TOWN OF PORTOLA VALLEY NOTICE OF A PUBLIC HEARING ON PROPOSED AMENDMENT TO SITE DEVELOPMENT AND ZONING ORDINANCES TO ADJUST PERMIT APPEALS PERIODS AND TIME LIMITS NOTICE IS HEREBY GIVEN that the Planning Commission of the Town of Portola Valley will hold a public hearing on April 18, 2012 to consider amendments to the site development and zoning ordinances relative to permit appeal periods and time limits. The proposed amendments would change the appeal periods for variances and conditional use permits to 15 days from the action on the application. In addition, the proposed amendments would adjust the time limit for a variance to one year from issuance, establish a time limit of one year for a fence permit, and would allow site development permits, variances and fence permits that are issued in conjunction with an architectural review to have a two year time limit. NOTICE IS HEREBY GIVEN that the Town Planner has determined that above described project is exempt from CEQA pursuant to Section 15061(b)(3) of the CEQA Guidelines. The amendments only impact appeal and permit life time limits and do not affect land uses or environmental review requirements. Because it can be seen with certainty that the amendments could not have a significant effect on the environment, the project is exempt from CEQA. NOTICE IS HEREBY GIVEN that the Planning Commission of the Town of Portola Valley will initiate the public hearing on the proposed amendments at its meeting of April 18, 2012 at 7:30 p.m., Town Hall (Historic Schoolhouse), 765 Portola Road, Portola Valley, California. Before the Planning Commission acts on the proposed project, Commissioners will consider all evidence, written and oral, pertaining to the proposed project. All interested persons are invited to appear before the Planning Commission at the times and place herein above-mentioned. Copies of the proposed site development and zoning ordinance amendments and related materials will be available at Portola Valley Town Hall, 765 Portola Road, Portola Valley, California starting on April 4, 2012. Dated: Signed:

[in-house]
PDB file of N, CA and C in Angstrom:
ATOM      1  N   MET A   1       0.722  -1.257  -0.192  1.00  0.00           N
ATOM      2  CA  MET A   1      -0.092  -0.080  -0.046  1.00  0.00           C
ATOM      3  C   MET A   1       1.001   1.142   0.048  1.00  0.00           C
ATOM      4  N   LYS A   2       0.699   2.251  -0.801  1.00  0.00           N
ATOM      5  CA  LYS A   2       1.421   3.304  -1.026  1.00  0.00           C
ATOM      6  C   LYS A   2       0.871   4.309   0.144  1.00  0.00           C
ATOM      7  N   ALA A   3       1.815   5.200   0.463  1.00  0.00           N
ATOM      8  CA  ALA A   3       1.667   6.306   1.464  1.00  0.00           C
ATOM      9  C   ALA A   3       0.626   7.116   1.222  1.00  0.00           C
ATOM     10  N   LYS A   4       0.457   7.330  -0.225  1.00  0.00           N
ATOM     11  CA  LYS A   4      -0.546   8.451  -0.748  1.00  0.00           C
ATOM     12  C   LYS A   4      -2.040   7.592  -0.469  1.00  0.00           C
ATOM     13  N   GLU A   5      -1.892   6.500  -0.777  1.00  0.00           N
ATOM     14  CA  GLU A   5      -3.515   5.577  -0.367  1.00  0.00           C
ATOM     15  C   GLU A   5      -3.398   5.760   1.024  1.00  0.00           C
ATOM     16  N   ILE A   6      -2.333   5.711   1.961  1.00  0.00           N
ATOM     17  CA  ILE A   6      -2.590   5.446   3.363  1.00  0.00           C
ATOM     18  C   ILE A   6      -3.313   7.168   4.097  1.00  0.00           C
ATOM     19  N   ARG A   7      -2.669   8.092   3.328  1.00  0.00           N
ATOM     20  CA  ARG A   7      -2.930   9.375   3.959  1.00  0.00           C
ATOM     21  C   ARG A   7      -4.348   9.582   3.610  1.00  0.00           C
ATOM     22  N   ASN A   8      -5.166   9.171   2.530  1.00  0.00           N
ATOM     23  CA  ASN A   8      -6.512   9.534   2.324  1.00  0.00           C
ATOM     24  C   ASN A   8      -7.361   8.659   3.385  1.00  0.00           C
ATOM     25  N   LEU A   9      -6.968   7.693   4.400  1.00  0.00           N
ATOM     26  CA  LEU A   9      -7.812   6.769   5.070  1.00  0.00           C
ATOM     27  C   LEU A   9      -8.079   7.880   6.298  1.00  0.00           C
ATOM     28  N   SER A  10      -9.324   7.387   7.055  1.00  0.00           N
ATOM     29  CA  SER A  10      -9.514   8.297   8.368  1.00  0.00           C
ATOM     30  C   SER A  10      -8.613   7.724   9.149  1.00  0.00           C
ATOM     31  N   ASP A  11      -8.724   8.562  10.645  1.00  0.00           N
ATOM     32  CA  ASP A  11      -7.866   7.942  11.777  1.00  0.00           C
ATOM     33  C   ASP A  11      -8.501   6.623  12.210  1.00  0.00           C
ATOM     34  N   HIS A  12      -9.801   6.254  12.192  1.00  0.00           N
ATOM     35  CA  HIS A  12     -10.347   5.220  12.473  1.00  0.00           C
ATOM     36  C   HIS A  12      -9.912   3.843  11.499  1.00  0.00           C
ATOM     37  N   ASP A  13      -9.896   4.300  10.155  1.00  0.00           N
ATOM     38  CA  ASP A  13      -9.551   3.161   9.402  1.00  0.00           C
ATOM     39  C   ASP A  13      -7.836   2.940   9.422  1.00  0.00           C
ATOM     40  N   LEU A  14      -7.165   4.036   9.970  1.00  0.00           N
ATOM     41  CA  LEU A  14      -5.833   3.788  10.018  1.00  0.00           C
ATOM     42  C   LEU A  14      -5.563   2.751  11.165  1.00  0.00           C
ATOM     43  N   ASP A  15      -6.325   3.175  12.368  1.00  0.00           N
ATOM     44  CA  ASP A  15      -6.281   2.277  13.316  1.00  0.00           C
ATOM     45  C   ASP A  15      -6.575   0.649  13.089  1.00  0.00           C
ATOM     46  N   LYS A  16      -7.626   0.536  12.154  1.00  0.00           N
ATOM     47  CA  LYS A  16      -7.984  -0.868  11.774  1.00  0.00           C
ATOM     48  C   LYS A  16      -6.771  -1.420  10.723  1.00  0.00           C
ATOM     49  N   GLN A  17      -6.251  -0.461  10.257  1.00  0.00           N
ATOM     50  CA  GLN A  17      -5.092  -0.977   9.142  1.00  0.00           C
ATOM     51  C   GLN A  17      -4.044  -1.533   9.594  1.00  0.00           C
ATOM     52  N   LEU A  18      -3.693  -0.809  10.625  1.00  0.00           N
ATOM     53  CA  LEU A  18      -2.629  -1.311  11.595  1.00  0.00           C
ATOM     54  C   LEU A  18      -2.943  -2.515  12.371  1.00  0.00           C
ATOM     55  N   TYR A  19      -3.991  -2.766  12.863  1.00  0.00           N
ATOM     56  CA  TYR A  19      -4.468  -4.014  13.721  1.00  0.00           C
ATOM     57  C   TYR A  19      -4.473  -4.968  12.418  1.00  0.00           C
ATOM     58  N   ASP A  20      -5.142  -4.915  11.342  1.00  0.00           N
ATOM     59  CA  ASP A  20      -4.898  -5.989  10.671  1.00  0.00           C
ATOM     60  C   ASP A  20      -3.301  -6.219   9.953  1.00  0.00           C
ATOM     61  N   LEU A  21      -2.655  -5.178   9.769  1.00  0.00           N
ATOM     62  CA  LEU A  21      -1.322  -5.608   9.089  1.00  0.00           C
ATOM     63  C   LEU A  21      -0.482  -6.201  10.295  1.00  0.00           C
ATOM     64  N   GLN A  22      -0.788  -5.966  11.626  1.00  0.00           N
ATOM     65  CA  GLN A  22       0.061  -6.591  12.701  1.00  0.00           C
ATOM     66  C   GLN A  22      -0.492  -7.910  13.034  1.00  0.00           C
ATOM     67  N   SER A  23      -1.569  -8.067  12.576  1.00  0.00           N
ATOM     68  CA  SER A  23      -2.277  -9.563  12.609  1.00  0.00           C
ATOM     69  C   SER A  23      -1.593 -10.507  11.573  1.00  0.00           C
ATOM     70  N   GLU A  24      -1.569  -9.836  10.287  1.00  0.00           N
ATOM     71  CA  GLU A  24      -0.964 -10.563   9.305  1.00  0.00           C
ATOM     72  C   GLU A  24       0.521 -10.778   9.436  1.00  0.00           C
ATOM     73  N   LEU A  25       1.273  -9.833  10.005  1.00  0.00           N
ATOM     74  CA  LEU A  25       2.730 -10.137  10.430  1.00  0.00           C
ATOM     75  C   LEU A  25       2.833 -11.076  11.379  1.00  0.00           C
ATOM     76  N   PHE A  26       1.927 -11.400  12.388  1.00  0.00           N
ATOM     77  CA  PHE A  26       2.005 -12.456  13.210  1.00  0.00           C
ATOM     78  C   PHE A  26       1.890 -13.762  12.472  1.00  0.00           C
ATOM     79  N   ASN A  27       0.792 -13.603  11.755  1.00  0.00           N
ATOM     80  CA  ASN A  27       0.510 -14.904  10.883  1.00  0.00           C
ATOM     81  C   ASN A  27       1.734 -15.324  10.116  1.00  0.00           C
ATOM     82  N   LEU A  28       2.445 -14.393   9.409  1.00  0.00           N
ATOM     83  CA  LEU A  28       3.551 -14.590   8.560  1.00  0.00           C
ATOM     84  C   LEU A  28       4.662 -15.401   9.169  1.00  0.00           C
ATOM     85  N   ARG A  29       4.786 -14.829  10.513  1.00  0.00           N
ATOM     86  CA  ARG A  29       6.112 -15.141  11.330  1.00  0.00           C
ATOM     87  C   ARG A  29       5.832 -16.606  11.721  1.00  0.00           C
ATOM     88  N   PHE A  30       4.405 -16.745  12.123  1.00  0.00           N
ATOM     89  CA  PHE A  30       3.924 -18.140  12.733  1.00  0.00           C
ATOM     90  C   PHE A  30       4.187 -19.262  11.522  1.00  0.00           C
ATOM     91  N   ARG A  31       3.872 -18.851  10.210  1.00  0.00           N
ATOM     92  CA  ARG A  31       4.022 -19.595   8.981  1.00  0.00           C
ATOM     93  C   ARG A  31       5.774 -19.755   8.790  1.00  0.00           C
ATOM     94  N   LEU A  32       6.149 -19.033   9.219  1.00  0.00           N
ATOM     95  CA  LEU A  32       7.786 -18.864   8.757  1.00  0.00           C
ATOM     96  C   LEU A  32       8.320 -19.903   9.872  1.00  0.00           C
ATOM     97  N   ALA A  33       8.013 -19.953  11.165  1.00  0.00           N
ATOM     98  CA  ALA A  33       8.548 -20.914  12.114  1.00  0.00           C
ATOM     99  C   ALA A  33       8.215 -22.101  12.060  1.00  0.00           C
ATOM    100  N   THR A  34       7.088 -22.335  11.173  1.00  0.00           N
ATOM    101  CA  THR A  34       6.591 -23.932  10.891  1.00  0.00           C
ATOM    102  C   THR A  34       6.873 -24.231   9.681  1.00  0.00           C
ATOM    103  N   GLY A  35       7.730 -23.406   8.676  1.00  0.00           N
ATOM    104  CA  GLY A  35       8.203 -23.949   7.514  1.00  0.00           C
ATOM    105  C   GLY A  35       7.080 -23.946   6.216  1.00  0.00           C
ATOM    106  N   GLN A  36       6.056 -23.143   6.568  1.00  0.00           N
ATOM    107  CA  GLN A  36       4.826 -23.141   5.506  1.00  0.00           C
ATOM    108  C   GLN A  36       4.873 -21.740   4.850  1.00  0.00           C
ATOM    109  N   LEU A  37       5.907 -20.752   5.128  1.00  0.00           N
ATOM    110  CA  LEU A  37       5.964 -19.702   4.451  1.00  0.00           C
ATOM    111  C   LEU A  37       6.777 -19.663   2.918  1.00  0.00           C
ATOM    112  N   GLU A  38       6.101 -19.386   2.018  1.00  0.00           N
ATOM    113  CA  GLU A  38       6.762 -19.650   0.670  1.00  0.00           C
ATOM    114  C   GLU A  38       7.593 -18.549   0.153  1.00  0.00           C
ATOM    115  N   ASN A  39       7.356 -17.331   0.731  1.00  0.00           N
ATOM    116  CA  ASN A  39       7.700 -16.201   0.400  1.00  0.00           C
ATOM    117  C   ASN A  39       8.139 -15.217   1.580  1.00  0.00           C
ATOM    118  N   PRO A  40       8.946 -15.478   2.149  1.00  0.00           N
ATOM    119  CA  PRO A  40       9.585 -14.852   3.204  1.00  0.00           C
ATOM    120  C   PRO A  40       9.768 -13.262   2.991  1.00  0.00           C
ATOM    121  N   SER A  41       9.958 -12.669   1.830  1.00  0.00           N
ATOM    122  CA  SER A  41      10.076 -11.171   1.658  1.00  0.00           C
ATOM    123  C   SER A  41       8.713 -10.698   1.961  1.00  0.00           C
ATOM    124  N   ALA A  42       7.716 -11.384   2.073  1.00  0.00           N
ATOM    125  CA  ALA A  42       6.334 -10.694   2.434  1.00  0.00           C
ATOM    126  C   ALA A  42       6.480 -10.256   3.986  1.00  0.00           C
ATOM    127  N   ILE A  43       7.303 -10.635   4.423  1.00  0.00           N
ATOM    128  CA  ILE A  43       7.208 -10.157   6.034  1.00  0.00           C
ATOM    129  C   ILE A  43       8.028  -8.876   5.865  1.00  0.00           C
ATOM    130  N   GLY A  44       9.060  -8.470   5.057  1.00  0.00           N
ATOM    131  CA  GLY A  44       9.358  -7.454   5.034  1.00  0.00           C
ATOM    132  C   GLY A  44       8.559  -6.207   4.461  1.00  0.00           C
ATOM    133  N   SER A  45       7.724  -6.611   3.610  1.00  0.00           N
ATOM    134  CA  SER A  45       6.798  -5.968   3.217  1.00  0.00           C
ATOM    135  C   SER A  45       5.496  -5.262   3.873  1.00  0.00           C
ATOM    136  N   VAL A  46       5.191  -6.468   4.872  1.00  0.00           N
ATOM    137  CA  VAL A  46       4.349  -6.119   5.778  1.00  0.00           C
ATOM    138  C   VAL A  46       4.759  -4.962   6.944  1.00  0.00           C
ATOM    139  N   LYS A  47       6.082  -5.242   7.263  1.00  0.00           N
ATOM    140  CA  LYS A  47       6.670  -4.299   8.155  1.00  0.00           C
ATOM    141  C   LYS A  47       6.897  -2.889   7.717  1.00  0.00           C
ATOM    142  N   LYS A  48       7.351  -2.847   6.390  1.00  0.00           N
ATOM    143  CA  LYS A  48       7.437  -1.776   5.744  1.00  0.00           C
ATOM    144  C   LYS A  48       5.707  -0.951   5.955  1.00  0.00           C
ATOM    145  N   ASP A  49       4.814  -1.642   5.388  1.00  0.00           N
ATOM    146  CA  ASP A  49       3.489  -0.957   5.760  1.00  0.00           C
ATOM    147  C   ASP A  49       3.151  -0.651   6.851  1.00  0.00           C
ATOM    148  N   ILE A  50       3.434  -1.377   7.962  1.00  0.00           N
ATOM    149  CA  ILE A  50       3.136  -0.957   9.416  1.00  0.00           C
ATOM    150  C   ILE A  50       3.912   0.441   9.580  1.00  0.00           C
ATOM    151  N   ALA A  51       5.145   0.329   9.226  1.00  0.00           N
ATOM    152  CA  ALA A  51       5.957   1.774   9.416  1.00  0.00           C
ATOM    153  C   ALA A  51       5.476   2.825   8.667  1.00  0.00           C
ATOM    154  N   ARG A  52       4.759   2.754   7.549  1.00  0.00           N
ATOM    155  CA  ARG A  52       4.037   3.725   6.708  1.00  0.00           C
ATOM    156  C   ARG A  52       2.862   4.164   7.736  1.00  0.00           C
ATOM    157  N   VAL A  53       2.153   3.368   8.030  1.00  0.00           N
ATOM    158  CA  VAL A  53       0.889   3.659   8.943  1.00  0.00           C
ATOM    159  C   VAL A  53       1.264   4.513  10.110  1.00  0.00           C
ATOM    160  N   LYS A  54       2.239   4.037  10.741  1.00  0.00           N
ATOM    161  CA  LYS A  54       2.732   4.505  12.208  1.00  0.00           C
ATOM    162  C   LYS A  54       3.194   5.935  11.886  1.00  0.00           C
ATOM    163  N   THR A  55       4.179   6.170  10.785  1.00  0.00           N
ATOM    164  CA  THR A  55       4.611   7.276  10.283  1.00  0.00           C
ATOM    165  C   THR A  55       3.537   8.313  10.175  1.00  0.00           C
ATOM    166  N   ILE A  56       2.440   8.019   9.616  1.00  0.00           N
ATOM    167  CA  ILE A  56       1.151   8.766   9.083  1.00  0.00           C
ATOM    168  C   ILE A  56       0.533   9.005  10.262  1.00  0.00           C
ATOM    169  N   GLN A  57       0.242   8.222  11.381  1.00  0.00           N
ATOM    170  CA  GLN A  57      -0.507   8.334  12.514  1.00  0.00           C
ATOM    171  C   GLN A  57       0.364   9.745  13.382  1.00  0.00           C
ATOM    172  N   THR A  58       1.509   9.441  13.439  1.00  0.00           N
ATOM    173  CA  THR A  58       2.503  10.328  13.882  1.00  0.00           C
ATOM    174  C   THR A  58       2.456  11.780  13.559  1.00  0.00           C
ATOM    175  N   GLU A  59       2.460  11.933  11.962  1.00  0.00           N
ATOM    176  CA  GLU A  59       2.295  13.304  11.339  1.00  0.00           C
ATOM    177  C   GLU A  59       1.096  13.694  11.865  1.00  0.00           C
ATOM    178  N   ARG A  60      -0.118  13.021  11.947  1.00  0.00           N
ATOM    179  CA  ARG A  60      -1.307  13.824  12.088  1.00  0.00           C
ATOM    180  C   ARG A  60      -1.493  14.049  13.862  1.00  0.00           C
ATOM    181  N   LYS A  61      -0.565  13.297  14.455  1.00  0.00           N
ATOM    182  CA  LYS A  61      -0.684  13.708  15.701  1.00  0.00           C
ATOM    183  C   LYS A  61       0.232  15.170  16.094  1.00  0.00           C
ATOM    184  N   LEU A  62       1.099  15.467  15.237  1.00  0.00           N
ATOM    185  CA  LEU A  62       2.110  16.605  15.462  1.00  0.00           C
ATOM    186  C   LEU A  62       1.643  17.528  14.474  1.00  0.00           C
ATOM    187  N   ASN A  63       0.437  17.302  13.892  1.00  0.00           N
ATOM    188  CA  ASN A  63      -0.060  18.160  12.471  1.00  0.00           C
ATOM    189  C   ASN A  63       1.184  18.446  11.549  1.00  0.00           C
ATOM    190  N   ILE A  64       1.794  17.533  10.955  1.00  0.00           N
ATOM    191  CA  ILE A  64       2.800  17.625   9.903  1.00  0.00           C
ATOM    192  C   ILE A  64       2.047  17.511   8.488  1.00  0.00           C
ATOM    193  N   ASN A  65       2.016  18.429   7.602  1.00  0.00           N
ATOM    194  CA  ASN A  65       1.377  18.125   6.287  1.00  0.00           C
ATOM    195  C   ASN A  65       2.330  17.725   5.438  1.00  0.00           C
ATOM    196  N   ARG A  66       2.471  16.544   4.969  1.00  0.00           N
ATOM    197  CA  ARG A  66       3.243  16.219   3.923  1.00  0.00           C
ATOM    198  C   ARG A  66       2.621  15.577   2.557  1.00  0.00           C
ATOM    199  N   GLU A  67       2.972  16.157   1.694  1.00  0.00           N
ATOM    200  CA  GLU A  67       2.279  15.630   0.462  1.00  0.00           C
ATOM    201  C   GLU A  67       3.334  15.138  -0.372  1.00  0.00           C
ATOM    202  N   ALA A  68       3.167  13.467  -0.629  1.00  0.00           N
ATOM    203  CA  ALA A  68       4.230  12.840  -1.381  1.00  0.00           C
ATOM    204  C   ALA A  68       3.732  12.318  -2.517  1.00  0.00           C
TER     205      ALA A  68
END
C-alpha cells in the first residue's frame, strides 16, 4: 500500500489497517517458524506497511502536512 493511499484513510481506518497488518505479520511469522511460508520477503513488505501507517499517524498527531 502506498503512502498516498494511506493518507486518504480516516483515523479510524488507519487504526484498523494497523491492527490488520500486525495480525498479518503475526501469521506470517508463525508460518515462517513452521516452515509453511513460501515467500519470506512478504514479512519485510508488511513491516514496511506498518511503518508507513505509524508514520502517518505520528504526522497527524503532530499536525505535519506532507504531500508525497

March 29, 2012 Leslie Lambert, Town Planning Manager April 4, 2012 N The Almanac N 23
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This porcelain â€œVase of Tibetan Cloudâ€? is on display through April 30 at the Portola Art Gallery in Menlo Park as part of the exhibit, â€œPassage from Silk Road to Japan.â€? This series of works was created by Misako Kambe as a tribute to the victims of the March 2011 Japanese earthquake and tsunami. A reception for the artist will be held from 1 to 4 p.m. Saturday, April 7, at the gallery, which is in the Allied Arts Guild at 75 Arbor Road.
Spring fashion show benefits Childrenâ€™s Health Council The Childrenâ€™s Health Council Auxiliary will present its spring fashion show Tuesday, April 24, at the Menlo Circus Club, 190 Park Lane in Atherton. Guests may shop in six boutiques outside the club, starting at 10:30 a.m. Among the vendors: La Biscotteria and Jewelry by Marjorie Van Antel. A silent auction with champagne will begin at 11:30 a.m., followed by lunch. Auction items include six magnums of Joseph Phelps wine, a weekend stay at an Aptos seaside condominium, and a Carmel getaway. The fashion show will feature spring clothing by Eileen Fisher and Cache of Stanford Shopping Center. Admission is $100 per person for the fundraiser, which benefits the Childrenâ€™s Health Council. For more information, call Marcia Coy at 494-7216.
Garden club holds annual plant sale
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California native, Mediterranean and kitchen garden plants will be among the many plants available at the Woodside-Atherton Garden Clubâ€™s annual sale on Saturday, April 21, from 10 a.m. to 3 p.m. in the native plant garden at Woodside Library, 3140 Woodside Road in Woodside. The sale features hundreds of specimens, many propagated by members from their gardens or grown from seed, including unusual perennials, ornamental shrubs and trees, and foundation